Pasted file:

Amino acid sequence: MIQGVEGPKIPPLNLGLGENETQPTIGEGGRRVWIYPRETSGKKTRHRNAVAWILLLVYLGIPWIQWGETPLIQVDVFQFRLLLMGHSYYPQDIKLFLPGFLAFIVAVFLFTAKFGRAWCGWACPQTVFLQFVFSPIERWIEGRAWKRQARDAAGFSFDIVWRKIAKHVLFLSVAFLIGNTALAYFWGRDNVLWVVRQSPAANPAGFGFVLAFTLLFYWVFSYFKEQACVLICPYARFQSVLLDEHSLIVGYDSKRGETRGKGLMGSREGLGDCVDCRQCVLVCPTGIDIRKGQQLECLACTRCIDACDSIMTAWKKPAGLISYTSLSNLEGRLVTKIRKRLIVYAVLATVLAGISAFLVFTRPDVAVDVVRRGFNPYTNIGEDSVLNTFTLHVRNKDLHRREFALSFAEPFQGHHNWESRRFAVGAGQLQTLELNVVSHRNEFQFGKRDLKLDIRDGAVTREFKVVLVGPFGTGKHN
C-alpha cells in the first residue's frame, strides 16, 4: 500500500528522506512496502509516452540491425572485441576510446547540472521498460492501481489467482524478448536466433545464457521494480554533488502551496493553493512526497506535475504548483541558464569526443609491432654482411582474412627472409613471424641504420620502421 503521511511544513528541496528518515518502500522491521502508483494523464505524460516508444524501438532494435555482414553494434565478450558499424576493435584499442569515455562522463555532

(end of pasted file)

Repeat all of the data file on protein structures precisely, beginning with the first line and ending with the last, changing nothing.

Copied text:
Amino acid sequence: MIQGVEGPKIPPLNLGLGENETQPTIGEGGRRVWIYPRETSGKKTRHRNAVAWILLLVYLGIPWIQWGETPLIQVDVFQFRLLLMGHSYYPQDIKLFLPGFLAFIVAVFLFTAKFGRAWCGWACPQTVFLQFVFSPIERWIEGRAWKRQARDAAGFSFDIVWRKIAKHVLFLSVAFLIGNTALAYFWGRDNVLWVVRQSPAANPAGFGFVLAFTLLFYWVFSYFKEQACVLICPYARFQSVLLDEHSLIVGYDSKRGETRGKGLMGSREGLGDCVDCRQCVLVCPTGIDIRKGQQLECLACTRCIDACDSIMTAWKKPAGLISYTSLSNLEGRLVTKIRKRLIVYAVLATVLAGISAFLVFTRPDVAVDVVRRGFNPYTNIGEDSVLNTFTLHVRNKDLHRREFALSFAEPFQGHHNWESRRFAVGAGQLQTLELNVVSHRNEFQFGKRDLKLDIRDGAVTREFKVVLVGPFGTGKHN
C-alpha cells in the first residue's frame, strides 16, 4: 500500500528522506512496502509516452540491425572485441576510446547540472521498460492501481489467482524478448536466433545464457521494480554533488502551496493553493512526497506535475504548483541558464569526443609491432654482411582474412627472409613471424641504420620502421 503521511511544513528541496528518515518502500522491521502508483494523464505524460516508444524501438532494435555482414553494434565478450558499424576493435584499442569515455562522463555532